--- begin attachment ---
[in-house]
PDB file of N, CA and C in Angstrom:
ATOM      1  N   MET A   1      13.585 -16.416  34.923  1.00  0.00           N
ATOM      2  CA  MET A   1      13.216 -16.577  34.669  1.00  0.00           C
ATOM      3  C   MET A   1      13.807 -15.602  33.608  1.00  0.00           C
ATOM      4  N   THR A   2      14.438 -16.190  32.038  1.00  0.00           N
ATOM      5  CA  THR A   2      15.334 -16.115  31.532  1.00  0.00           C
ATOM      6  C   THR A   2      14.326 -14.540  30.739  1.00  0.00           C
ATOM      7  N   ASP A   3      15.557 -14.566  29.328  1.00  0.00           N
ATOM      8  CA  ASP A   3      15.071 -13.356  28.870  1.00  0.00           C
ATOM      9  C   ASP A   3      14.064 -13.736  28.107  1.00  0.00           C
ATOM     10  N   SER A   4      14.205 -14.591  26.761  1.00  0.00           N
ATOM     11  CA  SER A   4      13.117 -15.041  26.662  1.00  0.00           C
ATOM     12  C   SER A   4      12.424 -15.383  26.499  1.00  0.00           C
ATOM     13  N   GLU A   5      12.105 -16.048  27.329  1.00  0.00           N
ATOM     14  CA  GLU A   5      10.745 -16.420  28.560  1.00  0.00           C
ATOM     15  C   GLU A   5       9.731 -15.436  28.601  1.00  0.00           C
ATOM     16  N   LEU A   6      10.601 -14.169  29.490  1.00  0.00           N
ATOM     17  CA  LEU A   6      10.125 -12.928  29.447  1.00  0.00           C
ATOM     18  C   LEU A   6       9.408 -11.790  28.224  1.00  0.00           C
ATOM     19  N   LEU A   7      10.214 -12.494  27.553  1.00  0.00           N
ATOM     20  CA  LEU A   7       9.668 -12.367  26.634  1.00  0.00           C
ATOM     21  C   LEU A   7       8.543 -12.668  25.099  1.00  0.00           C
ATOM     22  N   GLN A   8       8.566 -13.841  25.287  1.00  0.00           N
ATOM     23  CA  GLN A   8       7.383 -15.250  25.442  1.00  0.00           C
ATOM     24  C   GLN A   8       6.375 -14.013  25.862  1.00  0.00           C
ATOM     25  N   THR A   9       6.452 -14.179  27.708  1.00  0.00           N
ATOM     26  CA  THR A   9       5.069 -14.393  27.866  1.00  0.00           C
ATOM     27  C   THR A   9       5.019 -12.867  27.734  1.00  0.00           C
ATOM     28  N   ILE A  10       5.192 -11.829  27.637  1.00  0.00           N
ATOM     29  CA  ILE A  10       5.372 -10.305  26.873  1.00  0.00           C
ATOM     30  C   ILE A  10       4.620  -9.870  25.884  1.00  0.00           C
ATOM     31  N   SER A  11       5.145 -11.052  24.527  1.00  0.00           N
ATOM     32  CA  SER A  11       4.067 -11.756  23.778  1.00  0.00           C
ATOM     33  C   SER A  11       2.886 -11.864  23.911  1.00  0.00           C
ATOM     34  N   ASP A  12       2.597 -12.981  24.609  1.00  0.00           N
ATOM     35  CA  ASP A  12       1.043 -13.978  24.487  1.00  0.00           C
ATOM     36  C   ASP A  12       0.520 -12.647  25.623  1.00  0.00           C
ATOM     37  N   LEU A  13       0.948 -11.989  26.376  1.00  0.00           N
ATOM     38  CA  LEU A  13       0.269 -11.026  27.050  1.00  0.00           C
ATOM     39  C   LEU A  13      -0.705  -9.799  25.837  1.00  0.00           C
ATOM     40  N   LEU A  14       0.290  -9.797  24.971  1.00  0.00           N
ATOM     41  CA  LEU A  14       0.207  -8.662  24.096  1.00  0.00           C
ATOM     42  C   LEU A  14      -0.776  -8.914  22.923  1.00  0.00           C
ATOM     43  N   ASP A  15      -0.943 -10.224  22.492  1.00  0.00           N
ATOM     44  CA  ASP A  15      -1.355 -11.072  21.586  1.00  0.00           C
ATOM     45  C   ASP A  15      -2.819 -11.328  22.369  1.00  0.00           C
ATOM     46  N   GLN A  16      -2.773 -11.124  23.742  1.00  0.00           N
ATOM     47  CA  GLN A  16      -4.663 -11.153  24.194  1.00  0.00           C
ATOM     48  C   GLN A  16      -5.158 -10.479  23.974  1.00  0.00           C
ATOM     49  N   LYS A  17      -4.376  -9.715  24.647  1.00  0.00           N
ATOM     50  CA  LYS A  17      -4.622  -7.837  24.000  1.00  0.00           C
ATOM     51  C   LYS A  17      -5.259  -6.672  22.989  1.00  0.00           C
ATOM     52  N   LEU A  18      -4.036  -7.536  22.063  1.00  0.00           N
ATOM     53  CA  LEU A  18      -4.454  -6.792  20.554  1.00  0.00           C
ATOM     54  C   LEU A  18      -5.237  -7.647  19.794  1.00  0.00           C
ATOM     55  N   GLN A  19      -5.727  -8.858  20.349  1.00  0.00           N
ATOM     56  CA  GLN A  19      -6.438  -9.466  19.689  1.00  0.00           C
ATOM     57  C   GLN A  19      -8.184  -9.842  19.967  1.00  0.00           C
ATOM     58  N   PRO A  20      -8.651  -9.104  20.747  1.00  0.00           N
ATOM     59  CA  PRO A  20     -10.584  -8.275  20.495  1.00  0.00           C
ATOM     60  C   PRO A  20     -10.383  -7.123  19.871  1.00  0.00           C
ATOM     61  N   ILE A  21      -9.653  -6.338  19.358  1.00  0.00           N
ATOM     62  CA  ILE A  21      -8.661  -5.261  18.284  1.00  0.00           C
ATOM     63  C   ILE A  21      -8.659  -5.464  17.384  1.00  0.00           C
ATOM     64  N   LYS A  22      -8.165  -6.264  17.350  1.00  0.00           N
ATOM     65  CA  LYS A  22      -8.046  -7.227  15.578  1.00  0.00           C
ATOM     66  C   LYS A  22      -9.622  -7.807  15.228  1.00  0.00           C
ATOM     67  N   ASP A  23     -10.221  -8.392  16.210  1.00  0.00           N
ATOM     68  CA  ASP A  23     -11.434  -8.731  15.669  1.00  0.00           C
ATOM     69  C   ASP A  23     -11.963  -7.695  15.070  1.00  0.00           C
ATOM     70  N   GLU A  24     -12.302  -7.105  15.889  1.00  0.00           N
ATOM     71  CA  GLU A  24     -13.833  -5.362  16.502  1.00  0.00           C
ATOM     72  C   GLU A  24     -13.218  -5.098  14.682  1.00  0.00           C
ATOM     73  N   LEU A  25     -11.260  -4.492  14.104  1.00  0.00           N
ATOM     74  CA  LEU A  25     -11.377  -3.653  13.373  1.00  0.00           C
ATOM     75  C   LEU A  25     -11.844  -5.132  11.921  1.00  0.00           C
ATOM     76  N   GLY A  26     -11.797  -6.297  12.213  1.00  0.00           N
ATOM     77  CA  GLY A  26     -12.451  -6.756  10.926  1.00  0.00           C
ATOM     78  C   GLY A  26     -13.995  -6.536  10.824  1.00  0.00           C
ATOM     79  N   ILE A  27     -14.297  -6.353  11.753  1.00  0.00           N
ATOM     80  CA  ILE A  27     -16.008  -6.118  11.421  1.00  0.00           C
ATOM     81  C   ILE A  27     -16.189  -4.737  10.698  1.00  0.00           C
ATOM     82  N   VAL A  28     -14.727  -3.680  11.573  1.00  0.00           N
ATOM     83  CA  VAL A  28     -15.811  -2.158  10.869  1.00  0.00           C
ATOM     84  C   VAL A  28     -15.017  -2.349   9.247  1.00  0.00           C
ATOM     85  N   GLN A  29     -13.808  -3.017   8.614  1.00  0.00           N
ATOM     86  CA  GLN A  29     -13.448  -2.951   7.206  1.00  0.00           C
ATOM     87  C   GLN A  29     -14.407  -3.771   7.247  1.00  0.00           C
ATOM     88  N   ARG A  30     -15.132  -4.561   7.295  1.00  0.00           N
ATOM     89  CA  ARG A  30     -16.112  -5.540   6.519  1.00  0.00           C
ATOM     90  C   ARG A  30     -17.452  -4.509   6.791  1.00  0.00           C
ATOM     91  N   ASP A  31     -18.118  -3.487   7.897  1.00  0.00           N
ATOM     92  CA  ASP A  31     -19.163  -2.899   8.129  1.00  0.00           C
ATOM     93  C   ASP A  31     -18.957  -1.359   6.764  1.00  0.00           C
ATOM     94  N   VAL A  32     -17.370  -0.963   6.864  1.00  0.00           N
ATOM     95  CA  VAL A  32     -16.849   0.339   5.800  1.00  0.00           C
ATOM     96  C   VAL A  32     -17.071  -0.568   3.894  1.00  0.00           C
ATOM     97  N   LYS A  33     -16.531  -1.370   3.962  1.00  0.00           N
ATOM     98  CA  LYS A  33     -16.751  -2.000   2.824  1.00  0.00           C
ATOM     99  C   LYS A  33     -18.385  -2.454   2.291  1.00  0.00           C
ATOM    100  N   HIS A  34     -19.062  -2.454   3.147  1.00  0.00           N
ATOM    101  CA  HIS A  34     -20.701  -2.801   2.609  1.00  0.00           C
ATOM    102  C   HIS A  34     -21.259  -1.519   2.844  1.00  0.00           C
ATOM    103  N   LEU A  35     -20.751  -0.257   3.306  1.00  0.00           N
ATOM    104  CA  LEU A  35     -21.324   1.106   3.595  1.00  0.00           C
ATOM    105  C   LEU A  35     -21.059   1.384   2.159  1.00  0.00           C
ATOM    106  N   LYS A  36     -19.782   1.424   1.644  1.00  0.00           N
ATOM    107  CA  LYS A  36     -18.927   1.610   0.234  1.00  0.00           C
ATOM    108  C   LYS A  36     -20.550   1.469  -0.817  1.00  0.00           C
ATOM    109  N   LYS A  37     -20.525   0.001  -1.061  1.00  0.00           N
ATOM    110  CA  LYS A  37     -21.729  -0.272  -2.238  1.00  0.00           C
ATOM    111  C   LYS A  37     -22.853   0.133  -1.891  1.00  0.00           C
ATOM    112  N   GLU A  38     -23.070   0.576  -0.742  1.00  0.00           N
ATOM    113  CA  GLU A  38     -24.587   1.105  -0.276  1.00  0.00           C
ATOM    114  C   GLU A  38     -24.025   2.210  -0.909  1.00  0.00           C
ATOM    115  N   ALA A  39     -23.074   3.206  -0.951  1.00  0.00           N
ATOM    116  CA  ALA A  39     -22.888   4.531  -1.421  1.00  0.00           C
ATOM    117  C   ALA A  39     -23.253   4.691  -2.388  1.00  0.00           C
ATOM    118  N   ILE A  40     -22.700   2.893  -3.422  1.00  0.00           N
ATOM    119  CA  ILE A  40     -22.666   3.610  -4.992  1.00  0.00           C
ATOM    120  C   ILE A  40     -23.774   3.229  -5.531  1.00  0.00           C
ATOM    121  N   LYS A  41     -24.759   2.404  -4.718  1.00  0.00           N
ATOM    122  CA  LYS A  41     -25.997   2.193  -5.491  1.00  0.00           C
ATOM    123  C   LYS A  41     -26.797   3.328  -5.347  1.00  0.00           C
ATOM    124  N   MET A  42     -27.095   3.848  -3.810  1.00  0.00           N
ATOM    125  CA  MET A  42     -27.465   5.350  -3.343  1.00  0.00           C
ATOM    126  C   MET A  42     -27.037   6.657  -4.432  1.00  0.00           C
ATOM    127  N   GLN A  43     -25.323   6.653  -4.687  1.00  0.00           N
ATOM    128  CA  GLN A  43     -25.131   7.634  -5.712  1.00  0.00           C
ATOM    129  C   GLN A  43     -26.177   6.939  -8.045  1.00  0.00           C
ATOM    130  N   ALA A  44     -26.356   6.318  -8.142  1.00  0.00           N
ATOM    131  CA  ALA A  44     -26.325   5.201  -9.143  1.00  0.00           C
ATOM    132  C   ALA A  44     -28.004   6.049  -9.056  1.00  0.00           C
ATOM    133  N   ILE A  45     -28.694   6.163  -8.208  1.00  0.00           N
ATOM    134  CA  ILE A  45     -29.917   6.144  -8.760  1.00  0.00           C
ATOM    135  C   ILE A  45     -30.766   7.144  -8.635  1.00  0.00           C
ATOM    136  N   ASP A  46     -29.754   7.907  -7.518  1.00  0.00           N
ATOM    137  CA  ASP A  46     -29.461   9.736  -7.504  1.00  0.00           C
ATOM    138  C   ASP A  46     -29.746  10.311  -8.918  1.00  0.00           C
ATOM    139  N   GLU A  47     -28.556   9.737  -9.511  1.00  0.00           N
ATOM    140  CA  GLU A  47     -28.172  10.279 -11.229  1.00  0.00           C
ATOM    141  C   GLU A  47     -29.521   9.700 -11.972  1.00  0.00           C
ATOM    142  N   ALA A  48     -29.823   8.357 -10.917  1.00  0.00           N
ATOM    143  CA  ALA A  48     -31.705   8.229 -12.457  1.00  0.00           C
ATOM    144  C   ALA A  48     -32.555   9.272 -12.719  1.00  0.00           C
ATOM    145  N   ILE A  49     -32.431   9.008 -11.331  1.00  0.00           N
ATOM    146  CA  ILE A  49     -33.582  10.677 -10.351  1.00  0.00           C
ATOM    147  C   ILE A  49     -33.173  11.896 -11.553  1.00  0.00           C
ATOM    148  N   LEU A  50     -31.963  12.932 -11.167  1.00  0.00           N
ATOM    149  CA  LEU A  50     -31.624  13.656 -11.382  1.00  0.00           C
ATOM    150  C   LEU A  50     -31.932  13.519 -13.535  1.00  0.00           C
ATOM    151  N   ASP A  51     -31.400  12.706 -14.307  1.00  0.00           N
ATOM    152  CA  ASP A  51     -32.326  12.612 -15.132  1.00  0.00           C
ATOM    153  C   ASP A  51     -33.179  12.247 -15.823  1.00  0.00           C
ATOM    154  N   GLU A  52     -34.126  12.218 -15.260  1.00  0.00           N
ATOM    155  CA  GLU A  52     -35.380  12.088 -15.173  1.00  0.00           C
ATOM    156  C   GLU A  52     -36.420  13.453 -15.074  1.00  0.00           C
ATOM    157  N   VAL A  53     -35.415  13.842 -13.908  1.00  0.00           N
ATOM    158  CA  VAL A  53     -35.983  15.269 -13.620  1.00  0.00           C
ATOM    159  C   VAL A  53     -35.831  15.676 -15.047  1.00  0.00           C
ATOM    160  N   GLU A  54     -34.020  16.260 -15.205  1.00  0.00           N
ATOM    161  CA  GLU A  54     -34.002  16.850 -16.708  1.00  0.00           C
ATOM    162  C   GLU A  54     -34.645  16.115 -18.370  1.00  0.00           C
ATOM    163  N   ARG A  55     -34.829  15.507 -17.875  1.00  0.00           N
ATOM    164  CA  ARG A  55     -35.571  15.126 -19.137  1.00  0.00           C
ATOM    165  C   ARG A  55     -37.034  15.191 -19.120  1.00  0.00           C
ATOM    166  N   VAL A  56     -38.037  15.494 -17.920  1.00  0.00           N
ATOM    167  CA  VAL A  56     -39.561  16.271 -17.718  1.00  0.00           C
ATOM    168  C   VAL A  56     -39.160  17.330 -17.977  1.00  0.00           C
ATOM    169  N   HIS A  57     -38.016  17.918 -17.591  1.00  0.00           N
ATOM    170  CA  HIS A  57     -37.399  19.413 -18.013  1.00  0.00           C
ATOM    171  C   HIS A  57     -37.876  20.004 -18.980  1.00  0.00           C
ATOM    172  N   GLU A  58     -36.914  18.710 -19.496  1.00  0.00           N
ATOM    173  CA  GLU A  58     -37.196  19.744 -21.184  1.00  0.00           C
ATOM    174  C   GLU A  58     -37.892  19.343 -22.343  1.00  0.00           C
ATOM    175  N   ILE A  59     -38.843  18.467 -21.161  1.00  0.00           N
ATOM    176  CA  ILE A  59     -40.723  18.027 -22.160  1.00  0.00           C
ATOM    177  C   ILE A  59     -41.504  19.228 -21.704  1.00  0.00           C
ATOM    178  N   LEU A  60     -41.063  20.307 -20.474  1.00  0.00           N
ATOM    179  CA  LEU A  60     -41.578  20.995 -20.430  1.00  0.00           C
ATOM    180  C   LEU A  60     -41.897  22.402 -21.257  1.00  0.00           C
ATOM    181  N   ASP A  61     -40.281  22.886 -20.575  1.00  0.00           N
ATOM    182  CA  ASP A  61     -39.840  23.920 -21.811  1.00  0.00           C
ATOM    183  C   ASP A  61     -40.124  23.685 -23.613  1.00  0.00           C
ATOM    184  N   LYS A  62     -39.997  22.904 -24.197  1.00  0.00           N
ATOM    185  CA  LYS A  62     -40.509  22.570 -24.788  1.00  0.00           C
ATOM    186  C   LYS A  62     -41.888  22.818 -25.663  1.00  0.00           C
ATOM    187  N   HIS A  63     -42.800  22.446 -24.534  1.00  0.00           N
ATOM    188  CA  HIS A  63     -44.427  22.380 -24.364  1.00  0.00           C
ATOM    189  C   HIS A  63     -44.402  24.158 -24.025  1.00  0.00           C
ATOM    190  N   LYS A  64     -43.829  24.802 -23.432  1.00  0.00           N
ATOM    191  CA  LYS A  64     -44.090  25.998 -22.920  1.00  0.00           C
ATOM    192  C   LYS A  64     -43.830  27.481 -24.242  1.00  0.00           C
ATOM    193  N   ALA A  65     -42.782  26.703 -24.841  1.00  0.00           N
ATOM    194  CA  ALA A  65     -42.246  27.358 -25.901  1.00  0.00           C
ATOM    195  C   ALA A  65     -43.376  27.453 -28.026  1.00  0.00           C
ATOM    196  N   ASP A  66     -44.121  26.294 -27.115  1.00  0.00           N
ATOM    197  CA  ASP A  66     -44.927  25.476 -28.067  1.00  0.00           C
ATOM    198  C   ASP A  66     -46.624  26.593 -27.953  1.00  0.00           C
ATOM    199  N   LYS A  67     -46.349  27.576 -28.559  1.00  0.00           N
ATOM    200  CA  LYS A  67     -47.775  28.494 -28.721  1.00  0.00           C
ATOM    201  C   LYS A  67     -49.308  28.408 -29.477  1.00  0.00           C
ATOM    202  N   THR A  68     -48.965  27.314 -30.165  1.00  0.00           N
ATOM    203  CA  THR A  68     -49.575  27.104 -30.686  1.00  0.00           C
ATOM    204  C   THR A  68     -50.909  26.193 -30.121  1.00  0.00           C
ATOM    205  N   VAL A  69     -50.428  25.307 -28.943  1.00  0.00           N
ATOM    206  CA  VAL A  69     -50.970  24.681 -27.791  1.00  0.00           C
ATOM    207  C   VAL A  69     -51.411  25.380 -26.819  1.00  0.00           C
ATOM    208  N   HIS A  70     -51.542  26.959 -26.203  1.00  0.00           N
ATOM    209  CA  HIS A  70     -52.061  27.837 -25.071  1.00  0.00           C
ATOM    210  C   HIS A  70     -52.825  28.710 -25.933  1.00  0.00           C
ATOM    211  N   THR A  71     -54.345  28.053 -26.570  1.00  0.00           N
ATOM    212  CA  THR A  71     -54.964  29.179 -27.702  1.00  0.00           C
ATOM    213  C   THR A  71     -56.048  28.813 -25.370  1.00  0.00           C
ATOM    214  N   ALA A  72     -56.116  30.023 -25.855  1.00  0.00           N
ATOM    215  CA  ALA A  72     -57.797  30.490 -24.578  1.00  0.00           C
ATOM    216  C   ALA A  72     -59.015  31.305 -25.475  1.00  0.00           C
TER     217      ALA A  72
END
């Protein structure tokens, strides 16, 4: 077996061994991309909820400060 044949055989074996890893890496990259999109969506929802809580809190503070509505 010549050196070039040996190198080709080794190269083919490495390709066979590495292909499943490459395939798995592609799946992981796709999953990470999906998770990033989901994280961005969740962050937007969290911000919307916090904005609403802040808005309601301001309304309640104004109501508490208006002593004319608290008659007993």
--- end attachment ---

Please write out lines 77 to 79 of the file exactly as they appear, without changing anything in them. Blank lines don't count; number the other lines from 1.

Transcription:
ATOM     75  C   LEU A  25     -11.844  -5.132  11.921  1.00  0.00           C
ATOM     76  N   GLY A  26     -11.797  -6.297  12.213  1.00  0.00           N
ATOM     77  CA  GLY A  26     -12.451  -6.756  10.926  1.00  0.00           C